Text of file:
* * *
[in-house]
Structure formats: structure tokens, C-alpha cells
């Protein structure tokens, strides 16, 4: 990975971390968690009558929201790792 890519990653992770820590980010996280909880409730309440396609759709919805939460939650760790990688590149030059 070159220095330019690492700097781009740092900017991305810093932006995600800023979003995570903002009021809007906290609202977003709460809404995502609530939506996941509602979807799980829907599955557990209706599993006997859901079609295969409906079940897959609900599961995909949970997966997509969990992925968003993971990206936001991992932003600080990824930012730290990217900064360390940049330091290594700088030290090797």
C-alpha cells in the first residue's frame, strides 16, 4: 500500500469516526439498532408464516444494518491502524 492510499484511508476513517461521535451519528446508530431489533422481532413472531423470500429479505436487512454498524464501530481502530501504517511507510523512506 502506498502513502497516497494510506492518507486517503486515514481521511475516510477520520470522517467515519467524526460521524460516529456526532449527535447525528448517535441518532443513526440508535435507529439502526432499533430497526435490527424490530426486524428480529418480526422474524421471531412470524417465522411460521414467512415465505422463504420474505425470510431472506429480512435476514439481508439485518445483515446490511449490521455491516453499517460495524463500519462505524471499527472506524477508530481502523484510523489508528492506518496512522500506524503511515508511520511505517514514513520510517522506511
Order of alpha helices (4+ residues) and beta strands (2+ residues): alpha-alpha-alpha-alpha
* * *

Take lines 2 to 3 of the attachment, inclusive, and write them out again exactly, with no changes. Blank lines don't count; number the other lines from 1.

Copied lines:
Structure formats: structure tokens, C-alpha cells
């Protein structure tokens, strides 16, 4: 990975971390968690009558929201790792 890519990653992770820590980010996280909880409730309440396609759709919805939460939650760790990688590149030059 070159220095330019690492700097781009740092900017991305810093932006995600800023979003995570903002009021809007906290609202977003709460809404995502609530939506996941509602979807799980829907599955557990209706599993006997859901079609295969409906079940897959609900599961995909949970997966997509969990992925968003993971990206936001991992932003600080990824930012730290990217900064360390940049330091290594700088030290090797």